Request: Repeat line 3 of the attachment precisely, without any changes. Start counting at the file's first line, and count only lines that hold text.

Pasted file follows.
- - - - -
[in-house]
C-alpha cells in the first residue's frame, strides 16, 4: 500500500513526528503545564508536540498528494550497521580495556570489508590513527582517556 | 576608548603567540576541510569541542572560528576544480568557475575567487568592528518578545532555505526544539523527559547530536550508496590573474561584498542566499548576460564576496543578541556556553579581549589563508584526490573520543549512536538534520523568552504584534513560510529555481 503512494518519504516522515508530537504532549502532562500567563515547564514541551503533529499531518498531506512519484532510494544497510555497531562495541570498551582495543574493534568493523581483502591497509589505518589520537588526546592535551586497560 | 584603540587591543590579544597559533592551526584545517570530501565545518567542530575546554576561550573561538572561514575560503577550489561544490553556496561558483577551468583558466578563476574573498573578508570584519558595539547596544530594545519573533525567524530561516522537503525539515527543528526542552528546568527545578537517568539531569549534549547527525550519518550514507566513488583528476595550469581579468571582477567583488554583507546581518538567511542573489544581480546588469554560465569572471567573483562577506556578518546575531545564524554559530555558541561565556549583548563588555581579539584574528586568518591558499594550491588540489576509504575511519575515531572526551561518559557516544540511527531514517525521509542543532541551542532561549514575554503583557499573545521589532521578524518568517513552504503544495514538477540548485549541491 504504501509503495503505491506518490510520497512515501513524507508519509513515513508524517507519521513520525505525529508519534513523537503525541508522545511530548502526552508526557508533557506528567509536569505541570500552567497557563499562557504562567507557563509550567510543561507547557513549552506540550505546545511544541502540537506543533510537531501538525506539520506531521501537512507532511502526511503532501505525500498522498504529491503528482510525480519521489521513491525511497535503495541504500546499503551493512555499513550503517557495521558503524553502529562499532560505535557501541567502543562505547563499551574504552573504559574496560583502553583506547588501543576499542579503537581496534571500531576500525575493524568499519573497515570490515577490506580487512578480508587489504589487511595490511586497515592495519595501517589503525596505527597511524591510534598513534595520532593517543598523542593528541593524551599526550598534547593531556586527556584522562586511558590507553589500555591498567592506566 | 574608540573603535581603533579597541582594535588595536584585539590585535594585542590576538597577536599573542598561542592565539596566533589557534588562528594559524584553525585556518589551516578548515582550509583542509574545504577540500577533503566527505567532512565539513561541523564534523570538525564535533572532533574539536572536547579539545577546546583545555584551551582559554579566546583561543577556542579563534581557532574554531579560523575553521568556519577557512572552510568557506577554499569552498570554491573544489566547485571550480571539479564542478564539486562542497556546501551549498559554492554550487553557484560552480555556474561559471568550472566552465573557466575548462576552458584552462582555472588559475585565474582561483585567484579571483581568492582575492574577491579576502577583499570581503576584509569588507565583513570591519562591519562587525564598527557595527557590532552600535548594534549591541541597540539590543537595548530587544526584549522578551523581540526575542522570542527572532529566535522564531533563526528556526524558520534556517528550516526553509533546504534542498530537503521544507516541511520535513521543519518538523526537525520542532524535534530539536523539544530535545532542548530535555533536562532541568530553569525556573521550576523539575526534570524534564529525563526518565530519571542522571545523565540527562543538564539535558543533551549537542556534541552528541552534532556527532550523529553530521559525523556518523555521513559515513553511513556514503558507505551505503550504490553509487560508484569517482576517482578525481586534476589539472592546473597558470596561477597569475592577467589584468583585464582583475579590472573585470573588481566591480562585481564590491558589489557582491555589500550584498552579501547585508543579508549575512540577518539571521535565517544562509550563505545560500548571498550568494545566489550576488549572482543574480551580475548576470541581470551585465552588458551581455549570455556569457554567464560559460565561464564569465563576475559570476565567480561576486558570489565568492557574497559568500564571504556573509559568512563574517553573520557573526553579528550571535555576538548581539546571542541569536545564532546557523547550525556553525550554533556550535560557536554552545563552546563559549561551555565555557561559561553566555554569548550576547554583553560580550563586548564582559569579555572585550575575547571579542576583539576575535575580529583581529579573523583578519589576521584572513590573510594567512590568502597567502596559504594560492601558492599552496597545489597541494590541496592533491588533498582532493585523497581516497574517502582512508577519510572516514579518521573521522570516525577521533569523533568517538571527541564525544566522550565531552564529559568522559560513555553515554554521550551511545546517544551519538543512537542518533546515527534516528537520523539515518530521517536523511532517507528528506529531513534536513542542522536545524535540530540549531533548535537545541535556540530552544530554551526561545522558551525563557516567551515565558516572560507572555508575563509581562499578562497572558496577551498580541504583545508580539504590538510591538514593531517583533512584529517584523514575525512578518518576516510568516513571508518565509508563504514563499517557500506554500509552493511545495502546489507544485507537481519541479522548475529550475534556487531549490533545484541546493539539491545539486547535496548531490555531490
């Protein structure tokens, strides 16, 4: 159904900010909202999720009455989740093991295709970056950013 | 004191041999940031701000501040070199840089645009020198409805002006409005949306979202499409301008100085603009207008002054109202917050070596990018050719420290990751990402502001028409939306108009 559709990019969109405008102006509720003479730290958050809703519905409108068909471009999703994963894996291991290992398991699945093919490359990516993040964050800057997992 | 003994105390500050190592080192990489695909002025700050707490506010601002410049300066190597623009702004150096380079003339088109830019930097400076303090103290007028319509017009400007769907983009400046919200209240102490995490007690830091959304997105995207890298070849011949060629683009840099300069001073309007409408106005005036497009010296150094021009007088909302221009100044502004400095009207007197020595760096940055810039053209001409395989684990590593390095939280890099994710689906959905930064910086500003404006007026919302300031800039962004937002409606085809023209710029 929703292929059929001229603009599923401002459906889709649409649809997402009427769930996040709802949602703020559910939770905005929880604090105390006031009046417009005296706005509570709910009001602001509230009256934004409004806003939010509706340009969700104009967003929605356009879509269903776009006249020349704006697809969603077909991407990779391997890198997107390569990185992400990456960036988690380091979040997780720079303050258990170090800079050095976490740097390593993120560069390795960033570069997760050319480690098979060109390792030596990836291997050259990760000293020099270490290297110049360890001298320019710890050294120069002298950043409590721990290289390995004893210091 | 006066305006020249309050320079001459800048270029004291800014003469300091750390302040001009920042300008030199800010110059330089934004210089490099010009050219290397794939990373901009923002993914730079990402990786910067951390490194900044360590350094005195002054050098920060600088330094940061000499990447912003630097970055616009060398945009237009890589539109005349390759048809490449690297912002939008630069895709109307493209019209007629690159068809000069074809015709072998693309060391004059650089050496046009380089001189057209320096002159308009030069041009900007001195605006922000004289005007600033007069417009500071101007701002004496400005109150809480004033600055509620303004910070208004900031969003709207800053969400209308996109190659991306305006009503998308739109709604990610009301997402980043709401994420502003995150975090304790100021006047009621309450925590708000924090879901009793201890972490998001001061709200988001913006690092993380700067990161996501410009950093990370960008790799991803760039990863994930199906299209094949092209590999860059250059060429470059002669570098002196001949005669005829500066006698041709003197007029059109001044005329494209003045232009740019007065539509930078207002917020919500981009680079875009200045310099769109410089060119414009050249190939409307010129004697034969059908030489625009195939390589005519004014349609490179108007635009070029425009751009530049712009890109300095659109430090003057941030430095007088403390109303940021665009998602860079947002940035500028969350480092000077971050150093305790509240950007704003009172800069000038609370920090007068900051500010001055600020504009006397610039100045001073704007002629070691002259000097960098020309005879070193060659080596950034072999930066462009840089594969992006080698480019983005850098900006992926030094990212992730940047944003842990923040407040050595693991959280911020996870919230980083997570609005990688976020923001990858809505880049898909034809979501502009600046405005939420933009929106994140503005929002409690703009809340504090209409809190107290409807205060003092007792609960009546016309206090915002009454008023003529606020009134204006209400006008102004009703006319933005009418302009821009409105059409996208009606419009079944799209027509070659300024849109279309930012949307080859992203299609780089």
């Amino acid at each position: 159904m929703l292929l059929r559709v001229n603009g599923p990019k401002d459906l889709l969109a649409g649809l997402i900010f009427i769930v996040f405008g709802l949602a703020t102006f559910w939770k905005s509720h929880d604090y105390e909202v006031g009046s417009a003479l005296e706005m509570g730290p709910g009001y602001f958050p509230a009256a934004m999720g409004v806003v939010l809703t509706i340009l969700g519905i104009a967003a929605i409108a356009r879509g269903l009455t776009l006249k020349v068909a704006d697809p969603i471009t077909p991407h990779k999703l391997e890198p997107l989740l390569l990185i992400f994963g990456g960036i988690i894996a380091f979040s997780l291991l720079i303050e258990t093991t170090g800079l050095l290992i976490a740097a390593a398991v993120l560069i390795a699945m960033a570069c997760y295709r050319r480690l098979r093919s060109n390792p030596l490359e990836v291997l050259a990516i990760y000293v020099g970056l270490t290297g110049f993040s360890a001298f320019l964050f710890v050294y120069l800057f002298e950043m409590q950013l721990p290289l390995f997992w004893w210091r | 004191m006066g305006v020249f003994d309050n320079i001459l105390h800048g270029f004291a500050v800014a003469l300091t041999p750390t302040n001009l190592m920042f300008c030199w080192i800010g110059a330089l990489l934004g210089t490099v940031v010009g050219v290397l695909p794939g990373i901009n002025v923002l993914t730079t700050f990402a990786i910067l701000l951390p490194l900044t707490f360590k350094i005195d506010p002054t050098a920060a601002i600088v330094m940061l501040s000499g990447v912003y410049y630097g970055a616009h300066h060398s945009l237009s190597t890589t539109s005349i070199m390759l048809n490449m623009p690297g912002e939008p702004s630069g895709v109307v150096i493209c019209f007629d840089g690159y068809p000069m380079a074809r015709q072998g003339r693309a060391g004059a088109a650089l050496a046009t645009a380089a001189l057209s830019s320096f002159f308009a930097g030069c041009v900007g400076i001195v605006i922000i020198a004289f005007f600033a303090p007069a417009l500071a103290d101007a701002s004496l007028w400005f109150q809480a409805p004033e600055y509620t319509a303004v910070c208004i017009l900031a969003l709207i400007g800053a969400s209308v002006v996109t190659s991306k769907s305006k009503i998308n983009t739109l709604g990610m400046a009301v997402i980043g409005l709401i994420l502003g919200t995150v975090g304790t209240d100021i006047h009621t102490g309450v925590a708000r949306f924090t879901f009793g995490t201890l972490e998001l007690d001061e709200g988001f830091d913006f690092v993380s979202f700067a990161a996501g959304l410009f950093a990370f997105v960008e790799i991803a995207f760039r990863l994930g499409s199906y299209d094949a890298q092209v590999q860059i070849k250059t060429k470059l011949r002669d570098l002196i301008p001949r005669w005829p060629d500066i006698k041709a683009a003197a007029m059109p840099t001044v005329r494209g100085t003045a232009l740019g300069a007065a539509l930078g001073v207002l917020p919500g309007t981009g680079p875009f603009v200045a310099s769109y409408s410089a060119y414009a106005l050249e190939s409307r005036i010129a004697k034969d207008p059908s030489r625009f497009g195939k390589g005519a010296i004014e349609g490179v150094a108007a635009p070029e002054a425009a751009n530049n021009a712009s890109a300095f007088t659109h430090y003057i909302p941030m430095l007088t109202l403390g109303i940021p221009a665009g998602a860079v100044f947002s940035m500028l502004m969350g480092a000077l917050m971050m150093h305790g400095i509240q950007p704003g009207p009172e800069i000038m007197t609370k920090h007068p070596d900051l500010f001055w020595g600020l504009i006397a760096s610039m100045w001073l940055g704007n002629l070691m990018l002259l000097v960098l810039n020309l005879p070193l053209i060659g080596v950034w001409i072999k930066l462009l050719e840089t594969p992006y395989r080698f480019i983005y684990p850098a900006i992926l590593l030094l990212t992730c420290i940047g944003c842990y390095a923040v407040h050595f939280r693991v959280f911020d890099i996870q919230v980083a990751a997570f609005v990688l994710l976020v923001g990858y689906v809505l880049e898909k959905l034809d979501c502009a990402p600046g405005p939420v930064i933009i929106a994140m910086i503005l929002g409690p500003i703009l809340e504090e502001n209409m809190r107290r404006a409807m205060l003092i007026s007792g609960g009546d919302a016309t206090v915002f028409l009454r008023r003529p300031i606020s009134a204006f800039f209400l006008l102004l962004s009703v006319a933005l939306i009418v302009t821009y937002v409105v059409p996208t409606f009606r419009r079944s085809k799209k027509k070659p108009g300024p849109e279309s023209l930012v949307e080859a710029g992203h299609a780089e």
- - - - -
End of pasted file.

């Protein structure tokens, strides 16, 4: 159904900010909202999720009455989740093991295709970056950013 | 004191041999940031701000501040070199840089645009020198409805002006409005949306979202499409301008100085603009207008002054109202917050070596990018050719420290990751990402502001028409939306108009 559709990019969109405008102006509720003479730290958050809703519905409108068909471009999703994963894996291991290992398991699945093919490359990516993040964050800057997992 | 003994105390500050190592080192990489695909002025700050707490506010601002410049300066190597623009702004150096380079003339088109830019930097400076303090103290007028319509017009400007769907983009400046919200209240102490995490007690830091959304997105995207890298070849011949060629683009840099300069001073309007409408106005005036497009010296150094021009007088909302221009100044502004400095009207007197020595760096940055810039053209001409395989684990590593390095939280890099994710689906959905930064910086500003404006007026919302300031800039962004937002409606085809023209710029 929703292929059929001229603009599923401002459906889709649409649809997402009427769930996040709802949602703020559910939770905005929880604090105390006031009046417009005296706005509570709910009001602001509230009256934004409004806003939010509706340009969700104009967003929605356009879509269903776009006249020349704006697809969603077909991407990779391997890198997107390569990185992400990456960036988690380091979040997780720079303050258990170090800079050095976490740097390593993120560069390795960033570069997760050319480690098979060109390792030596990836291997050259990760000293020099270490290297110049360890001298320019710890050294120069002298950043409590721990290289390995004893210091 | 006066305006020249309050320079001459800048270029004291800014003469300091750390302040001009920042300008030199800010110059330089934004210089490099010009050219290397794939990373901009923002993914730079990402990786910067951390490194900044360590350094005195002054050098920060600088330094940061000499990447912003630097970055616009060398945009237009890589539109005349390759048809490449690297912002939008630069895709109307493209019209007629690159068809000069074809015709072998693309060391004059650089050496046009380089001189057209320096002159308009030069041009900007001195605006922000004289005007600033007069417009500071101007701002004496400005109150809480004033600055509620303004910070208004900031969003709207800053969400209308996109190659991306305006009503998308739109709604990610009301997402980043709401994420502003995150975090304790100021006047009621309450925590708000924090879901009793201890972490998001001061709200988001913006690092993380700067990161996501410009950093990370960008790799991803760039990863994930199906299209094949092209590999860059250059060429470059002669570098002196001949005669005829500066006698041709003197007029059109001044005329494209003045232009740019007065539509930078207002917020919500981009680079875009200045310099769109410089060119414009050249190939409307010129004697034969059908030489625009195939390589005519004014349609490179108007635009070029425009751009530049712009890109300095659109430090003057941030430095007088403390109303940021665009998602860079947002940035500028969350480092000077971050150093305790509240950007704003009172800069000038609370920090007068900051500010001055600020504009006397610039100045001073704007002629070691002259000097960098020309005879070193060659080596950034072999930066462009840089594969992006080698480019983005850098900006992926030094990212992730940047944003842990923040407040050595693991959280911020996870919230980083997570609005990688976020923001990858809505880049898909034809979501502009600046405005939420933009929106994140503005929002409690703009809340504090209409809190107290409807205060003092007792609960009546016309206090915002009454008023003529606020009134204006209400006008102004009703006319933005009418302009821009409105059409996208009606419009079944799209027509070659300024849109279309930012949307080859992203299609780089």